Plotting with Bokeh#

import numpy as np
import pandas as pd
import holoviews as hv
from holoviews import dim, opts


One of the major design principles of HoloViews is that the declaration of data is completely independent from the plotting implementation. Bokeh provides a powerful platform to generate interactive plots using HTML5 canvas and WebGL, and is ideally suited towards interactive exploration of data. By combining the ease of generating interactive, high-dimensional visualizations with the interactive widgets and fast rendering provided by Bokeh, HoloViews becomes even more powerful.

This user guide will cover various interactive features that bokeh provides which is not covered by the more general user guides, including interactive tools, linked axes and brushing and more. The general principles behind customizing plots and styling the visual elements of a plot are covered in the Style Mapping and Customizing Plots user guides.

Working with bokeh directly#

When HoloViews outputs bokeh plots it creates and manipulates bokeh models in the background. If at any time you need access to the underlying Bokeh representation of an object you can use the hv.render function to convert it. For example let us convert a HoloViews Image to a bokeh Figure, which will let us access and modify every aspect of the plot:

img = hv.Image(np.random.rand(10, 10))

fig = hv.render(img)

print('Figure: ', fig)
print('Renderers: ', fig.renderers[-1].glyph)
Figure:  figure(id='p1010', ...)
Renderers:  Image(id='p1048', ...)

Exporting static files#

Bokeh supports static export to png’s using Selenium, PhantomJS and pillow, to install the required dependencies run:

conda install selenium phantomjs pillow

alternatively install PhantomJS from npm using:

npm install -g phantomjs-prebuilt

To switch to png output persistently you can run:

violin = hv.Violin(np.random.randn(100))

hv.output(violin, fig='png')

The exported png can also be saved to disk using the save function by changing the file extension from .html, which exports an interactive plot, .png:, 'violin.png')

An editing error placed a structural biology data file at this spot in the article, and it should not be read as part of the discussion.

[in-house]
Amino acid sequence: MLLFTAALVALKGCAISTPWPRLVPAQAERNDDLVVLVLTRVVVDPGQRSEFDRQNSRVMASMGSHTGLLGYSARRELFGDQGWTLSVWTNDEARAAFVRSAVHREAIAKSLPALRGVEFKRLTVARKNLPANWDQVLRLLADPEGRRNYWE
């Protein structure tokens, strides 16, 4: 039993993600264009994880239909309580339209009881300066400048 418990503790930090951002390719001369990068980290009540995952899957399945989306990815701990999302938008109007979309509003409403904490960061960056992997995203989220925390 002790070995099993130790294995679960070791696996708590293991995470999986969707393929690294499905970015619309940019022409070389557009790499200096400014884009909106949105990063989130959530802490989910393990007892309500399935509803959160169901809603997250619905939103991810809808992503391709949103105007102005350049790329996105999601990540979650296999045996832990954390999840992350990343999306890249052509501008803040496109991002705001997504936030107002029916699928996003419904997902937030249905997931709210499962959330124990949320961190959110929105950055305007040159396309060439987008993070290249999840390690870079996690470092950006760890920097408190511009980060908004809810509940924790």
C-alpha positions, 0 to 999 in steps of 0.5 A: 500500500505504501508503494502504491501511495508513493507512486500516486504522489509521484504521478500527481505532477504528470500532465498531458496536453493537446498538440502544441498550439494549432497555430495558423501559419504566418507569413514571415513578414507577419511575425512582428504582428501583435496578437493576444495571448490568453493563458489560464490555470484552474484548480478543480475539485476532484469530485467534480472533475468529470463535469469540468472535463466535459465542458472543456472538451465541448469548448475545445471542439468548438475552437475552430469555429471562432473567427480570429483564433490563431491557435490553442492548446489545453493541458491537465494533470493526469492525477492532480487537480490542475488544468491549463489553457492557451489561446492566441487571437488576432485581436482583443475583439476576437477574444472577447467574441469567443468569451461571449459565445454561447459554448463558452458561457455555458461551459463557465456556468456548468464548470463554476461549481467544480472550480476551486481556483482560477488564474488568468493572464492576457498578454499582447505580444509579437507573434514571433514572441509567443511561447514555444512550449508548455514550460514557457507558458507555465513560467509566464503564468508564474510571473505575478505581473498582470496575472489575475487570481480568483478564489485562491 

Element Style options#

One of the major benefits of bokeh is that it was designed from the ground up with consistency in mind, therefore most style options are a combination of the fill, line, and text style options listed below:

from holoviews.plotting.bokeh.styles import (line_properties, fill_properties, text_properties)
Line properties: %s\n
Fill properties: %s\n
Text properties: %s
""" % (line_properties, fill_properties, text_properties))
Line properties: ['line_color', 'line_alpha', 'color', 'alpha', 'line_width', 'line_join', 'line_cap', 'line_dash', 'line_dash_offset', 'selection_line_color', 'nonselection_line_color', 'muted_line_color', 'hover_line_color', 'selection_line_alpha', 'nonselection_line_alpha', 'muted_line_alpha', 'hover_line_alpha', 'selection_color', 'nonselection_color', 'muted_color', 'hover_color', 'selection_alpha', 'nonselection_alpha', 'muted_alpha', 'hover_alpha', 'selection_line_width', 'nonselection_line_width', 'muted_line_width', 'hover_line_width', 'selection_line_join', 'nonselection_line_join', 'muted_line_join', 'hover_line_join', 'selection_line_cap', 'nonselection_line_cap', 'muted_line_cap', 'hover_line_cap', 'selection_line_dash', 'nonselection_line_dash', 'muted_line_dash', 'hover_line_dash', 'selection_line_dash_offset', 'nonselection_line_dash_offset', 'muted_line_dash_offset', 'hover_line_dash_offset']